2012 automobile depreciation limits released

BY ALISTAIR M. NEVIUS

The IRS on Friday issued the 2012 inflation adjustments to the depreciation limitations and lease inclusion amounts for certain automobiles under Sec. 280F (Rev. Proc. 2012-23).

For passenger automobiles (other than trucks or vans) placed in service during calendar year 2012 to which 50% first-year bonus depreciation applies, the depreciation limit under Sec. 280F(d)(7) is $11,160 for the first tax year. Trucks and vans to which bonus depreciation applies have a slightly higher limit: $11,360 for the first tax year.

For passenger automobiles (other than trucks or vans) placed in service during calendar year 2012 to which bonus depreciation does not apply, the depreciation limit under Sec. 280F(d)(7) is $3,160 for the first tax year. For trucks and vans to which bonus depreciation does not apply, the limit is $3,360 for the first tax year.

Bonus depreciation does not affect the limits after the first year. For passenger automobiles, the limits are $5,100 for the second tax year; $3,050 for the third tax year; and $1,875 for each successive tax year. For trucks and vans the limits are $5,300 for the second tax year; $3,150 for the third tax year; and $1,875 for each successive tax year.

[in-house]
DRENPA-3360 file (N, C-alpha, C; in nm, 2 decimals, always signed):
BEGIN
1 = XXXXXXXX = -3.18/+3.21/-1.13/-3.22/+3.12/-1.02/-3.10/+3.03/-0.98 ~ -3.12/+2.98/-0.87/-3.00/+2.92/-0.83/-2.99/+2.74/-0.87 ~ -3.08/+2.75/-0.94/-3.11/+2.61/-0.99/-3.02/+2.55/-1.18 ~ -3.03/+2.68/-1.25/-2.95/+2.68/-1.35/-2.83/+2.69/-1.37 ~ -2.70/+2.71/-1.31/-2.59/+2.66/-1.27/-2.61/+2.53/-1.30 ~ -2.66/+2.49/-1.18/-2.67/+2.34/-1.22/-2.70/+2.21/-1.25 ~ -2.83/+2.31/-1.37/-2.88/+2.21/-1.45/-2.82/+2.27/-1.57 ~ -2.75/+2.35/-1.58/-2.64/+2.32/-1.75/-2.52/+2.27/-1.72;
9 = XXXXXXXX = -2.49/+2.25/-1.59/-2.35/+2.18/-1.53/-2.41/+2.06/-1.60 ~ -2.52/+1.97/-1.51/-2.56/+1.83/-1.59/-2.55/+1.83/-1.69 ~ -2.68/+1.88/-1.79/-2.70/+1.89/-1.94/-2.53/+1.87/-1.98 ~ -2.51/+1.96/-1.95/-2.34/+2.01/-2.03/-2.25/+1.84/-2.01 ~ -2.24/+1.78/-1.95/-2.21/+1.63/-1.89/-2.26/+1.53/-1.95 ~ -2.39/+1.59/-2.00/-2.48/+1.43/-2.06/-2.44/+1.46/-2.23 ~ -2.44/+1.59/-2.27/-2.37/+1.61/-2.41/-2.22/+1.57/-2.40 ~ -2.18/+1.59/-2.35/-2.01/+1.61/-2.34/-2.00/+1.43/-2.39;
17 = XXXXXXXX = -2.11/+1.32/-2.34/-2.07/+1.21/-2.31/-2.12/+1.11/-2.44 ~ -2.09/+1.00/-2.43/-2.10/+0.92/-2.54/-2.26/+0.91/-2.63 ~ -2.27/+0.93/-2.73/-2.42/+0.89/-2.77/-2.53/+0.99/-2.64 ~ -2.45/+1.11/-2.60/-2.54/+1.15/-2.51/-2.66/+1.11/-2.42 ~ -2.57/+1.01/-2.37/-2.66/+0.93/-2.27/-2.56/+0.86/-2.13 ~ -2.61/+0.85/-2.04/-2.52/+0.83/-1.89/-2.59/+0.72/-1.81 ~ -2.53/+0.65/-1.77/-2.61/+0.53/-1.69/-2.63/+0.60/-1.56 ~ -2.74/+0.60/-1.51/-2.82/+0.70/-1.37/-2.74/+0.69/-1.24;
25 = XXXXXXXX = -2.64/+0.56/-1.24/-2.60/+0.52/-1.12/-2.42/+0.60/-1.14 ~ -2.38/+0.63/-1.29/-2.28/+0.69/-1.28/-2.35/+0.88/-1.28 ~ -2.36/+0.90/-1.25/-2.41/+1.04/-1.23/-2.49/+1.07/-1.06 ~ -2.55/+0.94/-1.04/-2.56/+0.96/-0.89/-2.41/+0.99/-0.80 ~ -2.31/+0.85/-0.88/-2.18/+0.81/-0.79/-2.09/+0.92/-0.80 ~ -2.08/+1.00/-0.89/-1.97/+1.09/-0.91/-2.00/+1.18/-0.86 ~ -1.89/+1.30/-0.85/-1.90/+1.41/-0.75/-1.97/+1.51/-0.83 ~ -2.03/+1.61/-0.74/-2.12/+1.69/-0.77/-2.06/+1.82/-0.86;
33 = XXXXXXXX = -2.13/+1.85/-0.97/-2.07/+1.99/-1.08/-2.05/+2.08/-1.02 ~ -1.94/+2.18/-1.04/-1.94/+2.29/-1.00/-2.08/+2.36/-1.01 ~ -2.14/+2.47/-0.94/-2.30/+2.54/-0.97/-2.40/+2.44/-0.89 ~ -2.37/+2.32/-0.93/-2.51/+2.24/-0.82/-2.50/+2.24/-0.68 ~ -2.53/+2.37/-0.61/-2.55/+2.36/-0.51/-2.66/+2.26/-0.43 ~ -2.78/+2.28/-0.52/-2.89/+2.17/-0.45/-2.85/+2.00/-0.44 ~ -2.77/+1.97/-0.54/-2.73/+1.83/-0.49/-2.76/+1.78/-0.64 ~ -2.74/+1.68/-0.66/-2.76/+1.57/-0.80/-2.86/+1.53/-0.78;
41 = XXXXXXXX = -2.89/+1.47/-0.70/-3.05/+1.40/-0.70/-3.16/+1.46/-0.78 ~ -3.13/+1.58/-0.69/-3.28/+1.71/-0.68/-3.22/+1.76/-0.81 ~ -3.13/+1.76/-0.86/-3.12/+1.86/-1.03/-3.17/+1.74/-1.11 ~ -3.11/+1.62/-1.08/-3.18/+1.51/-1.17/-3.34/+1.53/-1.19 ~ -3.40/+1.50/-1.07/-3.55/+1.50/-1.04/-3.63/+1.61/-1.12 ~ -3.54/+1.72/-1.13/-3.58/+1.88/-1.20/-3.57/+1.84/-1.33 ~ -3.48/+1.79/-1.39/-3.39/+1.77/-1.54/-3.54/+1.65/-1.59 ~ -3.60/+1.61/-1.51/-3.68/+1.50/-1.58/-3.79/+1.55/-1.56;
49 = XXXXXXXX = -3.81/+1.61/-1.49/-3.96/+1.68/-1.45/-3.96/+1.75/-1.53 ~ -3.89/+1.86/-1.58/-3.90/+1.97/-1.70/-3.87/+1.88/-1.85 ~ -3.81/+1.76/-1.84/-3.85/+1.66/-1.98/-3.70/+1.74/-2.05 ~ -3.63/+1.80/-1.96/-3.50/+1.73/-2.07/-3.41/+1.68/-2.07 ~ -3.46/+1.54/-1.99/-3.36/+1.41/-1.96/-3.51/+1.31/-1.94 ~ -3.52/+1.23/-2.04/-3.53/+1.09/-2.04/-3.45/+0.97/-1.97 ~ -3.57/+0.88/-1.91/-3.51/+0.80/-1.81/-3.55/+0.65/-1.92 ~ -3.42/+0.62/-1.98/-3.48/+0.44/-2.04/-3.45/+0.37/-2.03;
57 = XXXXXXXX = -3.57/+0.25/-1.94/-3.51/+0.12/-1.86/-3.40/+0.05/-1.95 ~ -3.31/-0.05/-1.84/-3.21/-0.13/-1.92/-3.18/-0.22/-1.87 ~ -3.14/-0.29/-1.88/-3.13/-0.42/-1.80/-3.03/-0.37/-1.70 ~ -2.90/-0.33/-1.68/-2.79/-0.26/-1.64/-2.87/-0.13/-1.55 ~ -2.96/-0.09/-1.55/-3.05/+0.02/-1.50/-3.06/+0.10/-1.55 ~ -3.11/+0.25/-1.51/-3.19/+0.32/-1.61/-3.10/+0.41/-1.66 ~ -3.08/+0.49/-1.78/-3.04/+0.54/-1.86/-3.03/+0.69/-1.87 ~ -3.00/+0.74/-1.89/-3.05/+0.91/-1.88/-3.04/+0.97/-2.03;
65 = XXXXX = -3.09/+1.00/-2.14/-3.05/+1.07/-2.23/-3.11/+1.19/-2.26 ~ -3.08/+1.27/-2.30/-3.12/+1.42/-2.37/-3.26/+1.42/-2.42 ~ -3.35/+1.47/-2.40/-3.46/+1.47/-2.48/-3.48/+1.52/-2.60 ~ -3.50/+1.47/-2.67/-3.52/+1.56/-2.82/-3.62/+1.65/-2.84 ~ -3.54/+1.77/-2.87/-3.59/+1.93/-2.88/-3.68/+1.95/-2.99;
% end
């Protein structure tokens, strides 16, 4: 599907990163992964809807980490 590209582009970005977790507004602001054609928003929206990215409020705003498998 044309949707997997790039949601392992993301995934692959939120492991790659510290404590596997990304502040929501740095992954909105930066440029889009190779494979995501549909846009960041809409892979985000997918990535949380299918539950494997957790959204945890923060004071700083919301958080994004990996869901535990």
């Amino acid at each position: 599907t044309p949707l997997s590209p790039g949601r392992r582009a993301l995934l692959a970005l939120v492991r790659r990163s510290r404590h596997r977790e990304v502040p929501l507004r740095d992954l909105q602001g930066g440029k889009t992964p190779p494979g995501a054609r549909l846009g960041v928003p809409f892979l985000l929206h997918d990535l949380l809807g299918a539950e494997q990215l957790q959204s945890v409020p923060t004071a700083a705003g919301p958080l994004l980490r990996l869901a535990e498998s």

Sec. 280F(c) limits deductions for the cost of leasing automobiles, expressed as an income inclusion amount according to a formula and tables prescribed under Regs. Sec. 1.280F-7. The revenue procedure provides an updated table of the amounts to be included in income by lessees of passenger automobiles and another for trucks and vans, in both cases with lease terms that begin in calendar year 2012.

Alistair M. Nevius ( anevius@aicpa.org ) is editor-in-chief for tax.

More from the JofA:

 Find us on Facebook  |   Follow us on Twitter  |   View JofA videos

SPONSORED REPORT

Tax reform complicates year-end tax planning

Get your clients ready for tax season with these year-end tax planning strategies, which address how to make the most of recent tax law changes, such as the new deduction for qualified business income and the cap on the deductibility of state and local taxes.

VIDEO

What RPA is and how it works

Robotic process automation is like an Excel macro that can work on multiple applications, says Danielle Supkis Cheek, CPA. RPA can complete routine, repetitive tasks such as data entry, freeing up employee time from lower-level chores.